NASA Tests a Robot That Looks Like a Snake to Look for Life in the Solar System

A snake-like explorer that is intended to look for evidence of life in difficult-to-reach areas is being tested by NASA, the US space agency. The Exobiology Extant Life Surveyor, or EELS, is the name of the robot. According to NASA, the robot has mobility capabilities that conventional rovers, or exploration vehicles, do not. Engineers at NASA’s Jet Propulsion Laboratory (JPL) in California are leading the construction of the explorer. EELS is designed to explore without human intervention in real time. According to NASA engineers, it is intended to function on land, in the sea, and in extremely cold temperatures. Currently, several environments are being used to evaluate the existing model. Future progress will be determined on how the current model performs.

The researchers claimed that NASA’s goal to look for evidence of life in an ocean on Saturn’s moon Enceladus was the inspiration behind the creation of the snake-like robot. It is believed that ocean exists beneath the frozen surface of the moon. The present iteration of EELS is four meters long and weighs approximately 100 kilos. It consists of ten similar screws that can rotate in different orientations. The screws travel across surfaces by creating an auger effect. The robot’s components can move up and down to reach various locations for data collection. Both metal and plastic screws that were 3D printed have been used in the tests. While the metal screws have worked well in ice, the plastic ones have done better overall.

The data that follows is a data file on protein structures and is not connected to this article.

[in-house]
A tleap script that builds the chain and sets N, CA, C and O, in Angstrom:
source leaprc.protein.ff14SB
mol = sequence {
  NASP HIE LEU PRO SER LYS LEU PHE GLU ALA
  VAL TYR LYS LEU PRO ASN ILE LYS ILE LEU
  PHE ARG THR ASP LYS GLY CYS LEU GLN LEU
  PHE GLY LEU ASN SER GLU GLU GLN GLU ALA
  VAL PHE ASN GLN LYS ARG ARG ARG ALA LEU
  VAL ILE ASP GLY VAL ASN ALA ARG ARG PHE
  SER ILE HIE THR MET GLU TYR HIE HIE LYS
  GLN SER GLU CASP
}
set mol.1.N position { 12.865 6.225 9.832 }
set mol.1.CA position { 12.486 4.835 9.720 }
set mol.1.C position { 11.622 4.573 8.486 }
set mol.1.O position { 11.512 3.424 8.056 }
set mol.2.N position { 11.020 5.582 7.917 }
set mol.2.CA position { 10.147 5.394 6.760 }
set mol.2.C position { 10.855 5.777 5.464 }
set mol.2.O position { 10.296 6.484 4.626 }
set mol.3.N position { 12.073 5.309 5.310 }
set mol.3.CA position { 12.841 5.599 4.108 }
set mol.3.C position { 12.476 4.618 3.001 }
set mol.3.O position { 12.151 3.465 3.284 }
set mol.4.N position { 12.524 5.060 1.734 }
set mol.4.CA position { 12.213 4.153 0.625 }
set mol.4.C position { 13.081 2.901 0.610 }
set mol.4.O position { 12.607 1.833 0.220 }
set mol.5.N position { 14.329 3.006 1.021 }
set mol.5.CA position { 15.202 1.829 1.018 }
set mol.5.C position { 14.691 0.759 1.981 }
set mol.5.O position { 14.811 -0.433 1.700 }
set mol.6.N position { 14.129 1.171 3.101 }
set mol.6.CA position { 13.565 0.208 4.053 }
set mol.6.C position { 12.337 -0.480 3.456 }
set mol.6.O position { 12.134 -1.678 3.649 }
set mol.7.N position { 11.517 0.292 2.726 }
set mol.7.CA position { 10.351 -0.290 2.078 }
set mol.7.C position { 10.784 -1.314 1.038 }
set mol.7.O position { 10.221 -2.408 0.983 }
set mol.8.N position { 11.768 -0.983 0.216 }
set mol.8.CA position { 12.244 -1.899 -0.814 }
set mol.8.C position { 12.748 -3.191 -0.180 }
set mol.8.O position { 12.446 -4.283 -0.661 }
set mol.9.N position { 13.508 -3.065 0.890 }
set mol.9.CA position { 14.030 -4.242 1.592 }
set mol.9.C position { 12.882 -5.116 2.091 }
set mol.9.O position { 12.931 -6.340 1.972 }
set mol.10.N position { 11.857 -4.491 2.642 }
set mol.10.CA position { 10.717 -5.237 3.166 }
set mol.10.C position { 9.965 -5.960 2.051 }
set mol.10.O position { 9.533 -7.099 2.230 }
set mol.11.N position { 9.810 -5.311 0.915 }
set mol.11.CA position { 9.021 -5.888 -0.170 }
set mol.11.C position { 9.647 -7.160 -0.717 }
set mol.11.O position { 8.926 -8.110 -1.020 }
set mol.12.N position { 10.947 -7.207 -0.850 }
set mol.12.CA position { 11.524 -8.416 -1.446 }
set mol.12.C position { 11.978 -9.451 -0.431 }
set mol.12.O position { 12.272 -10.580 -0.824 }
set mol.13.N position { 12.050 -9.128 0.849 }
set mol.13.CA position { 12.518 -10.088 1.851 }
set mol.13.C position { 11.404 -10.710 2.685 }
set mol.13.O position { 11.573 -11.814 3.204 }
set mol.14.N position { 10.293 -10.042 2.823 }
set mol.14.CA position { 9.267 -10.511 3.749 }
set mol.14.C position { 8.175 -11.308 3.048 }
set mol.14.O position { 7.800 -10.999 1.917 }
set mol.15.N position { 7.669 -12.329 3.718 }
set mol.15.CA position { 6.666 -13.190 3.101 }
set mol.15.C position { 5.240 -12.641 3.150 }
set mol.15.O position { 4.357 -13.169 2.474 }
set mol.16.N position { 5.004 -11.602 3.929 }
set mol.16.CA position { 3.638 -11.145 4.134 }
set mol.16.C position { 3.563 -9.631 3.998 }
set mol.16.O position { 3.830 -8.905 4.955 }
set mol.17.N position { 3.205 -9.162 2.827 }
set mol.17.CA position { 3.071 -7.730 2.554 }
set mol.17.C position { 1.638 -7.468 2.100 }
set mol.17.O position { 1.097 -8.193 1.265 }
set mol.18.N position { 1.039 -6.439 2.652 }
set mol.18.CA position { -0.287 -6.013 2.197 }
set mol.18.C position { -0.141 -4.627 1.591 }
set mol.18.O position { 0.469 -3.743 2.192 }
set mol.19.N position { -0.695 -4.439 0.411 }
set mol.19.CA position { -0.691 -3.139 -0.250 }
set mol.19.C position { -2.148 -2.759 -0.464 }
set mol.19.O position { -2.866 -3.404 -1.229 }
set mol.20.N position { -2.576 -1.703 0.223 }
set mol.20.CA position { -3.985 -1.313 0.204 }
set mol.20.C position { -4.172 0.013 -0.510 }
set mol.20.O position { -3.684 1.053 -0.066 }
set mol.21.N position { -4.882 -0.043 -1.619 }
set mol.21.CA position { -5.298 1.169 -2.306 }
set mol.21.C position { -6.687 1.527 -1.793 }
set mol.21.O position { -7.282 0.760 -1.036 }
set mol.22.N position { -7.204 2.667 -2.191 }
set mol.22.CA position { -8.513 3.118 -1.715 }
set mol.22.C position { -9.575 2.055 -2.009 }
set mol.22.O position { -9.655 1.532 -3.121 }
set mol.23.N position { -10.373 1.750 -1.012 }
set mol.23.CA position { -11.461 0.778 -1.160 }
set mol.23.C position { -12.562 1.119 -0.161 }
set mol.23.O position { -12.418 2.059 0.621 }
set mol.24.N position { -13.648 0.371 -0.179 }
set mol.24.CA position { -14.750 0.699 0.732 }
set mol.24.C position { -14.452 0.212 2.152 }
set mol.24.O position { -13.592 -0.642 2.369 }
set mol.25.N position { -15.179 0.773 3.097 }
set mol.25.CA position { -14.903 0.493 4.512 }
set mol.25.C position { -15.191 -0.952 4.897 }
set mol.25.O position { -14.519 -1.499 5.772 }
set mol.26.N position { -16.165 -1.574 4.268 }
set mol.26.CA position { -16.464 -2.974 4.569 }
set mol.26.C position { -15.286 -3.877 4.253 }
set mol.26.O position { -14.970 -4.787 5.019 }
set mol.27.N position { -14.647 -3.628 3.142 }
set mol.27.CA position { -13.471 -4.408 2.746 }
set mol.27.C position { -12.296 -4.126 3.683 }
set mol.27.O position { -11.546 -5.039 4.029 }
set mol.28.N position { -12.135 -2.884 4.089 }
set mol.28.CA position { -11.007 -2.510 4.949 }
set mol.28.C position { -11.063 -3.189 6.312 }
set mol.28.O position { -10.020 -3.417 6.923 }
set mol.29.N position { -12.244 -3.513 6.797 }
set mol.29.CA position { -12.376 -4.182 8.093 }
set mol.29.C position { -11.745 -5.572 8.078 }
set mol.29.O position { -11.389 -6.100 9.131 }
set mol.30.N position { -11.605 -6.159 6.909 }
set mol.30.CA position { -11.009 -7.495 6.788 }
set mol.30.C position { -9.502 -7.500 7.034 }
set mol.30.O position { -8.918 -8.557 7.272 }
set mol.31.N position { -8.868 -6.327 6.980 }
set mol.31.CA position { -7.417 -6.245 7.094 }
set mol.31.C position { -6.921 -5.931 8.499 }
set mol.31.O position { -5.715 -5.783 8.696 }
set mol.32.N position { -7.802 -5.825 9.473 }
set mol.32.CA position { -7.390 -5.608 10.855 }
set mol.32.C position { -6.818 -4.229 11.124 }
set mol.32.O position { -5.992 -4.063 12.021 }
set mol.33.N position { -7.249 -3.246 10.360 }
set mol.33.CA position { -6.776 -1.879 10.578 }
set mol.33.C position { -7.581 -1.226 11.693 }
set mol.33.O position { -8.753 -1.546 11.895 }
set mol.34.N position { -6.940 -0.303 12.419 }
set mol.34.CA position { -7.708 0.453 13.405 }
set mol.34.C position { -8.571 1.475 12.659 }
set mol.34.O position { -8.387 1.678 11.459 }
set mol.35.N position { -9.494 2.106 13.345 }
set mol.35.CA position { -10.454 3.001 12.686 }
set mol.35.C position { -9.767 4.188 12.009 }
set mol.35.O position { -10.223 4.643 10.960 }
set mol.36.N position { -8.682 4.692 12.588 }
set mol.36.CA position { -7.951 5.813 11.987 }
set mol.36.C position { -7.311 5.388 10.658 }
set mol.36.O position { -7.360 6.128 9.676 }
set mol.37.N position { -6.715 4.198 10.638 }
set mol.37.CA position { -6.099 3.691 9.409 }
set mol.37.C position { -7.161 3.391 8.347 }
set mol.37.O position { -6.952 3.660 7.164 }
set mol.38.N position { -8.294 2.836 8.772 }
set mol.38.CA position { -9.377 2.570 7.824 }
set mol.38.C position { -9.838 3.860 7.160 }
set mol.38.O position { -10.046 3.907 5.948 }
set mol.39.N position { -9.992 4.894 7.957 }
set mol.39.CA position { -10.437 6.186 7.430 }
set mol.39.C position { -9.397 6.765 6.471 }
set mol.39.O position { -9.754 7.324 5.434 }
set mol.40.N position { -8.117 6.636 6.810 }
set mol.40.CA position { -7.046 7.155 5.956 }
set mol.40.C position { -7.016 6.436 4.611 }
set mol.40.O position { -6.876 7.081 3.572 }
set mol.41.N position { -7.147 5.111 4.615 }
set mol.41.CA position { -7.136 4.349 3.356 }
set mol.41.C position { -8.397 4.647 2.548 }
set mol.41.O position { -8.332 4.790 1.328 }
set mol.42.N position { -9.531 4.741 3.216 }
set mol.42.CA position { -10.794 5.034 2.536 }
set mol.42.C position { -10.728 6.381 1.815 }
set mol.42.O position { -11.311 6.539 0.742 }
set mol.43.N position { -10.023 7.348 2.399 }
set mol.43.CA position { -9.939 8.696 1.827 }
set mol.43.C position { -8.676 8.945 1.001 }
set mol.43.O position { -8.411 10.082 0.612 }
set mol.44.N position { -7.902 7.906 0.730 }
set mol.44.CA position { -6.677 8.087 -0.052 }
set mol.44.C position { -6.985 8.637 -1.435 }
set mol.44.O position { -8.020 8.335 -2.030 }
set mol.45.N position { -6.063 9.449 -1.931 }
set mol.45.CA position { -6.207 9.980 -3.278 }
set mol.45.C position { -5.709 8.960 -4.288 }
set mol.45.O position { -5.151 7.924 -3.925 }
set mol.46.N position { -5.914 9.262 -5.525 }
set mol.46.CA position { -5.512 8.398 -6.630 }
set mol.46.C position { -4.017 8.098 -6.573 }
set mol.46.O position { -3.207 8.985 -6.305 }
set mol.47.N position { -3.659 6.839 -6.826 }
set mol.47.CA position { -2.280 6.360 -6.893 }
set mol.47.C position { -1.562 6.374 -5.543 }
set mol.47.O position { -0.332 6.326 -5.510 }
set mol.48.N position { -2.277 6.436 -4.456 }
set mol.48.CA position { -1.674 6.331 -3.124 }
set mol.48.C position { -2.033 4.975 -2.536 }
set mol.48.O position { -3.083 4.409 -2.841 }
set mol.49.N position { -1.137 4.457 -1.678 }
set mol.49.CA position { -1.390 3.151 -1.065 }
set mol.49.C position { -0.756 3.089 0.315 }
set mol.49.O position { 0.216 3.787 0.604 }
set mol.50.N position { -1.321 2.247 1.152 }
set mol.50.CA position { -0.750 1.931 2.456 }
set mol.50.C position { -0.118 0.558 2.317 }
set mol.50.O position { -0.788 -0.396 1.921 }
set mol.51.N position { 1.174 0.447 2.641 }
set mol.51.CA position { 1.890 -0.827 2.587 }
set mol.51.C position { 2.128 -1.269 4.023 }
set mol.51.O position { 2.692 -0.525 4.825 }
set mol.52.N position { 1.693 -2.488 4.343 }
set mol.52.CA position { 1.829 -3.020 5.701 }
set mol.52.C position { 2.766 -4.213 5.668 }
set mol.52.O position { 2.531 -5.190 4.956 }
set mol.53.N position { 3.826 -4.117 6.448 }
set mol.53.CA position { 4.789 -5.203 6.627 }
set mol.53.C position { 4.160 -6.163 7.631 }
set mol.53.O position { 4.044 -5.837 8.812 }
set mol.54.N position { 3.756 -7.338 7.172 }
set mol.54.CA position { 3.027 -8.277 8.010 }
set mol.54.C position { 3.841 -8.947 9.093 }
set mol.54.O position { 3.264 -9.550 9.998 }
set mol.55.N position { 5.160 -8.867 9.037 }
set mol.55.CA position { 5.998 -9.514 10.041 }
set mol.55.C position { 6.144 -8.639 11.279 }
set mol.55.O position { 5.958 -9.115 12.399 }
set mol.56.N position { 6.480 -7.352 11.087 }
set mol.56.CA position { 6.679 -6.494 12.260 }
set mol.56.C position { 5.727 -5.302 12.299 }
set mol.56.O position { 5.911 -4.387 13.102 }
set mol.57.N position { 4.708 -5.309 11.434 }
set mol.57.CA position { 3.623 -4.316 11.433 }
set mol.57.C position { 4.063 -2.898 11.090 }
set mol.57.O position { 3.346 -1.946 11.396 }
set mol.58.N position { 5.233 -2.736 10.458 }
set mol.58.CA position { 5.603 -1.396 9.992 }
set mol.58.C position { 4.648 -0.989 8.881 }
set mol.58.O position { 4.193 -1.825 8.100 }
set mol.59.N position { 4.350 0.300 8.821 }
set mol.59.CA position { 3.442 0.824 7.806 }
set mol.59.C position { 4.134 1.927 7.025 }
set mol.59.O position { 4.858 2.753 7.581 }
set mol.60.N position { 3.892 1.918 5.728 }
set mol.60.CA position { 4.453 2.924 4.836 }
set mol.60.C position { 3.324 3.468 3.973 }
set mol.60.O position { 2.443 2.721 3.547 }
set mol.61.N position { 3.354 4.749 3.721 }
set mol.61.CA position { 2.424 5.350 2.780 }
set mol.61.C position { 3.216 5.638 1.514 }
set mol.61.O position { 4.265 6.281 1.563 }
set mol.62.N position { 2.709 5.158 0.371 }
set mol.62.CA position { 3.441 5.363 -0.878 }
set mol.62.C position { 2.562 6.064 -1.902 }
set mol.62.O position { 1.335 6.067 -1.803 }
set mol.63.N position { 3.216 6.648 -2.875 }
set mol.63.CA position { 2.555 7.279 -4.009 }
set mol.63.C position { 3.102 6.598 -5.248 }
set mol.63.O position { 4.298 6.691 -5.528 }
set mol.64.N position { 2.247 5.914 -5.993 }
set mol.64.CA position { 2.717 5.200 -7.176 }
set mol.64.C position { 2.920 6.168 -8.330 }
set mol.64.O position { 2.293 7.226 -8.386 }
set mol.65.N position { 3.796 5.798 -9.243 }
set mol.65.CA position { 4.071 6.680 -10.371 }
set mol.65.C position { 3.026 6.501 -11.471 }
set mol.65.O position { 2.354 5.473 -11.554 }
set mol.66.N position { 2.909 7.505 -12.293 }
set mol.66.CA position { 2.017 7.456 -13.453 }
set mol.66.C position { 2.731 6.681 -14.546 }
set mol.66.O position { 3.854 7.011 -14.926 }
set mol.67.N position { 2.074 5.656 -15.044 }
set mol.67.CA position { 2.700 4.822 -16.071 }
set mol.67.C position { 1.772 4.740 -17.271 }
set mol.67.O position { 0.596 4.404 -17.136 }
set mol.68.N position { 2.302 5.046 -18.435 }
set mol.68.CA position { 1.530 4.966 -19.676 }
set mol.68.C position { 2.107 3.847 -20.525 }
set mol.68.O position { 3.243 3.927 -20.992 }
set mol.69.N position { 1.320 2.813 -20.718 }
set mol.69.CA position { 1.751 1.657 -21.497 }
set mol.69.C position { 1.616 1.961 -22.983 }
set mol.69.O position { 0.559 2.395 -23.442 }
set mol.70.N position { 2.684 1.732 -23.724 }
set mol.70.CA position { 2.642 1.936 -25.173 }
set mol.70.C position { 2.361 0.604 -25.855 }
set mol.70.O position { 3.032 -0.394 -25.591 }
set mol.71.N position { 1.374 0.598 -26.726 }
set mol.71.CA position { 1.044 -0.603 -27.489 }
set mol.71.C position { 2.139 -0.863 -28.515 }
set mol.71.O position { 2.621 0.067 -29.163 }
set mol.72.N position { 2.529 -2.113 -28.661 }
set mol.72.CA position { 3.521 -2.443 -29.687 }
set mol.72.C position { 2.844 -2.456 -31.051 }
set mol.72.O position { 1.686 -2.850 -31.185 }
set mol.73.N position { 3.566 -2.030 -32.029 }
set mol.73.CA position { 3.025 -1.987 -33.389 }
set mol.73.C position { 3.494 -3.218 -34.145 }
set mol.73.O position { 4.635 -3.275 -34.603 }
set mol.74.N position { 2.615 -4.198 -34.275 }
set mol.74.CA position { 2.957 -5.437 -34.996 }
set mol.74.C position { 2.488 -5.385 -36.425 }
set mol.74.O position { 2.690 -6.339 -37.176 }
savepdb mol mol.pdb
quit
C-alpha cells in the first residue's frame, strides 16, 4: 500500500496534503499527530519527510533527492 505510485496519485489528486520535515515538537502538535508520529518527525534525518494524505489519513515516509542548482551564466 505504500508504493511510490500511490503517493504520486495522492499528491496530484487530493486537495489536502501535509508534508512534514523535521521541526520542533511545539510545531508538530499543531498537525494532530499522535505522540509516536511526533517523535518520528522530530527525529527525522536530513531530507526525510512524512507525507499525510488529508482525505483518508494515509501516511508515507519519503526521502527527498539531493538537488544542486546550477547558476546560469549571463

JPL’s chief investigator for the EELS project is Hiro Ono. In a statement, he added that the construction of the robot necessitates completely different approaches than those applied to conventional spacecraft and explorers. Ono highlighted that a lot of knowledge existed regarding how to create a four-wheeled vehicle. He claimed that there is no textbook on how to create an autonomous snake robot that can daringly venture where no robot has gone before. “We must compose our own. That’s what we’re now doing. According to the inventors, owing of the communications delays between Earth and deep space, EELS is intended to function independently. Therefore, the team’s goal is to enable environmental sensing in the robot’s technology.

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